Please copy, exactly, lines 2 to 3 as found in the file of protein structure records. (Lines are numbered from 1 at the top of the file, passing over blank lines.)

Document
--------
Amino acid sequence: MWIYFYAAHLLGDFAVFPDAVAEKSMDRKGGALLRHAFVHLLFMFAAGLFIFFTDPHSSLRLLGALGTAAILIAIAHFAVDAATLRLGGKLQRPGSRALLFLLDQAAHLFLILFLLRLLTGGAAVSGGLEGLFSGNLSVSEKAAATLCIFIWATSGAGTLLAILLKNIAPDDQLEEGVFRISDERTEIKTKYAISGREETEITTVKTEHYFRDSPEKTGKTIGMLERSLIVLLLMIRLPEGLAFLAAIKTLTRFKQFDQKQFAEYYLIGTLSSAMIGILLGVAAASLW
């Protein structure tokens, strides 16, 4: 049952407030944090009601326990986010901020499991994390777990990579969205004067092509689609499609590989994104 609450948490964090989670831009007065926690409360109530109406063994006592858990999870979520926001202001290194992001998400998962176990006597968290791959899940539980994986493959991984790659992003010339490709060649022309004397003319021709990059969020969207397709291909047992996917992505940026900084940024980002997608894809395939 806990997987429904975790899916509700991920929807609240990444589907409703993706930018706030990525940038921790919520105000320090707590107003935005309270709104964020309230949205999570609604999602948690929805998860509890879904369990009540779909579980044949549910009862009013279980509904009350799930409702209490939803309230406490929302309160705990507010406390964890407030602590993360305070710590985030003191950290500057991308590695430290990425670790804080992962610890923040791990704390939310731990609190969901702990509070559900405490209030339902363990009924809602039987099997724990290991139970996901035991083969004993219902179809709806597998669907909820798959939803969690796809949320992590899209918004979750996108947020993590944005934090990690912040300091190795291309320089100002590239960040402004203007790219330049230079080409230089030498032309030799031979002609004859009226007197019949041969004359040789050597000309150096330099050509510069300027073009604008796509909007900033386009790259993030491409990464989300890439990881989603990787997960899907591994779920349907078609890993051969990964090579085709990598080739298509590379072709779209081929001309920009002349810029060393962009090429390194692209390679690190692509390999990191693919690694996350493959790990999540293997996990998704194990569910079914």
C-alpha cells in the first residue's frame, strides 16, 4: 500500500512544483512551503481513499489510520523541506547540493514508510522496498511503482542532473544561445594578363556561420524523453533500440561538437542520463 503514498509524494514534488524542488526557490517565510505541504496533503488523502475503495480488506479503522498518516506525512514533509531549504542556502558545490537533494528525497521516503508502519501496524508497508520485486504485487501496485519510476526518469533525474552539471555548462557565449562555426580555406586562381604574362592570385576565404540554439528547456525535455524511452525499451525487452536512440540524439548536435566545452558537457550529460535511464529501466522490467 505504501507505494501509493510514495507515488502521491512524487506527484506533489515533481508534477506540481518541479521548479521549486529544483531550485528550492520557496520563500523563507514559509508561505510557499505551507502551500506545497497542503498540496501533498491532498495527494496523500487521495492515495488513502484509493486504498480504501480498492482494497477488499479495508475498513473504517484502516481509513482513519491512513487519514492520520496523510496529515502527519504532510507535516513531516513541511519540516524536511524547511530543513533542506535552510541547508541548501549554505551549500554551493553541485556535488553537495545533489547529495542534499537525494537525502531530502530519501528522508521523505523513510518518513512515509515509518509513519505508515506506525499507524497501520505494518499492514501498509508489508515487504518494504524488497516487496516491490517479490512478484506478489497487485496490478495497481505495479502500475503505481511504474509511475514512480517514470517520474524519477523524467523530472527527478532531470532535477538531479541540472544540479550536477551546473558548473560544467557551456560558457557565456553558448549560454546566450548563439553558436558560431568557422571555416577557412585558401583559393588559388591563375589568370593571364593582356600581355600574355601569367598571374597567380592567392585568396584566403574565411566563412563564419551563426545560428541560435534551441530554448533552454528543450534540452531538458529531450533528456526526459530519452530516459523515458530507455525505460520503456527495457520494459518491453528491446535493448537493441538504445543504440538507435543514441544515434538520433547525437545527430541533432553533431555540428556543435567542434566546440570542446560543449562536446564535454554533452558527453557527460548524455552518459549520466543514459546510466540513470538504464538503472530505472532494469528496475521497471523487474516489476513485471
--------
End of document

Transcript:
């Protein structure tokens, strides 16, 4: 049952407030944090009601326990986010901020499991994390777990990579969205004067092509689609499609590989994104 609450948490964090989670831009007065926690409360109530109406063994006592858990999870979520926001202001290194992001998400998962176990006597968290791959899940539980994986493959991984790659992003010339490709060649022309004397003319021709990059969020969207397709291909047992996917992505940026900084940024980002997608894809395939 806990997987429904975790899916509700991920929807609240990444589907409703993706930018706030990525940038921790919520105000320090707590107003935005309270709104964020309230949205999570609604999602948690929805998860509890879904369990009540779909579980044949549910009862009013279980509904009350799930409702209490939803309230406490929302309160705990507010406390964890407030602590993360305070710590985030003191950290500057991308590695430290990425670790804080992962610890923040791990704390939310731990609190969901702990509070559900405490209030339902363990009924809602039987099997724990290991139970996901035991083969004993219902179809709806597998669907909820798959939803969690796809949320992590899209918004979750996108947020993590944005934090990690912040300091190795291309320089100002590239960040402004203007790219330049230079080409230089030498032309030799031979002609004859009226007197019949041969004359040789050597000309150096330099050509510069300027073009604008796509909007900033386009790259993030491409990464989300890439990881989603990787997960899907591994779920349907078609890993051969990964090579085709990598080739298509590379072709779209081929001309920009002349810029060393962009090429390194692209390679690190692509390999990191693919690694996350493959790990999540293997996990998704194990569910079914």
C-alpha cells in the first residue's frame, strides 16, 4: 500500500512544483512551503481513499489510520523541506547540493514508510522496498511503482542532473544561445594578363556561420524523453533500440561538437542520463 503514498509524494514534488524542488526557490517565510505541504496533503488523502475503495480488506479503522498518516506525512514533509531549504542556502558545490537533494528525497521516503508502519501496524508497508520485486504485487501496485519510476526518469533525474552539471555548462557565449562555426580555406586562381604574362592570385576565404540554439528547456525535455524511452525499451525487452536512440540524439548536435566545452558537457550529460535511464529501466522490467 505504501507505494501509493510514495507515488502521491512524487506527484506533489515533481508534477506540481518541479521548479521549486529544483531550485528550492520557496520563500523563507514559509508561505510557499505551507502551500506545497497542503498540496501533498491532498495527494496523500487521495492515495488513502484509493486504498480504501480498492482494497477488499479495508475498513473504517484502516481509513482513519491512513487519514492520520496523510496529515502527519504532510507535516513531516513541511519540516524536511524547511530543513533542506535552510541547508541548501549554505551549500554551493553541485556535488553537495545533489547529495542534499537525494537525502531530502530519501528522508521523505523513510518518513512515509515509518509513519505508515506506525499507524497501520505494518499492514501498509508489508515487504518494504524488497516487496516491490517479490512478484506478489497487485496490478495497481505495479502500475503505481511504474509511475514512480517514470517520474524519477523524467523530472527527478532531470532535477538531479541540472544540479550536477551546473558548473560544467557551456560558457557565456553558448549560454546566450548563439553558436558560431568557422571555416577557412585558401583559393588559388591563375589568370593571364593582356600581355600574355601569367598571374597567380592567392585568396584566403574565411566563412563564419551563426545560428541560435534551441530554448533552454528543450534540452531538458529531450533528456526526459530519452530516459523515458530507455525505460520503456527495457520494459518491453528491446535493448537493441538504445543504440538507435543514441544515434538520433547525437545527430541533432553533431555540428556543435567542434566546440570542446560543449562536446564535454554533452558527453557527460548524455552518459549520466543514459546510466540513470538504464538503472530505472532494469528496475521497471523487474516489476513485471